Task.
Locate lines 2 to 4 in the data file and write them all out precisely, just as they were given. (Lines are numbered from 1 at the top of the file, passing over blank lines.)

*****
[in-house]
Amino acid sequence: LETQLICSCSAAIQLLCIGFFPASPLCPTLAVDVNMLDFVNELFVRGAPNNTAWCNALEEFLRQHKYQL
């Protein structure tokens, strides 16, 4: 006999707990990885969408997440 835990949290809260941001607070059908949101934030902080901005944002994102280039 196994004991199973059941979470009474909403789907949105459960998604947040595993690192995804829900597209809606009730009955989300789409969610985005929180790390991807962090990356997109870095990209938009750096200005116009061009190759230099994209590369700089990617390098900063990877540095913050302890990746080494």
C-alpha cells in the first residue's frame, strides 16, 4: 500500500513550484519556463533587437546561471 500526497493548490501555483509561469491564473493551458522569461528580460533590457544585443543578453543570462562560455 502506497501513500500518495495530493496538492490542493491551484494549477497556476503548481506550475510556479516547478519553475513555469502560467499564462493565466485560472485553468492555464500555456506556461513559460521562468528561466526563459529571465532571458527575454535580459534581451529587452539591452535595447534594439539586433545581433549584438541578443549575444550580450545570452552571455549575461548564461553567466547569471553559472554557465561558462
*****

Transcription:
Amino acid sequence: LETQLICSCSAAIQLLCIGFFPASPLCPTLAVDVNMLDFVNELFVRGAPNNTAWCNALEEFLRQHKYQL
């Protein structure tokens, strides 16, 4: 006999707990990885969408997440 835990949290809260941001607070059908949101934030902080901005944002994102280039 196994004991199973059941979470009474909403789907949105459960998604947040595993690192995804829900597209809606009730009955989300789409969610985005929180790390991807962090990356997109870095990209938009750096200005116009061009190759230099994209590369700089990617390098900063990877540095913050302890990746080494």
C-alpha cells in the first residue's frame, strides 16, 4: 500500500513550484519556463533587437546561471 500526497493548490501555483509561469491564473493551458522569461528580460533590457544585443543578453543570462562560455 502506497501513500500518495495530493496538492490542493491551484494549477497556476503548481506550475510556479516547478519553475513555469502560467499564462493565466485560472485553468492555464500555456506556461513559460521562468528561466526563459529571465532571458527575454535580459534581451529587452539591452535595447534594439539586433545581433549584438541578443549575444550580450545570452552571455549575461548564461553567466547569471553559472554557465561558462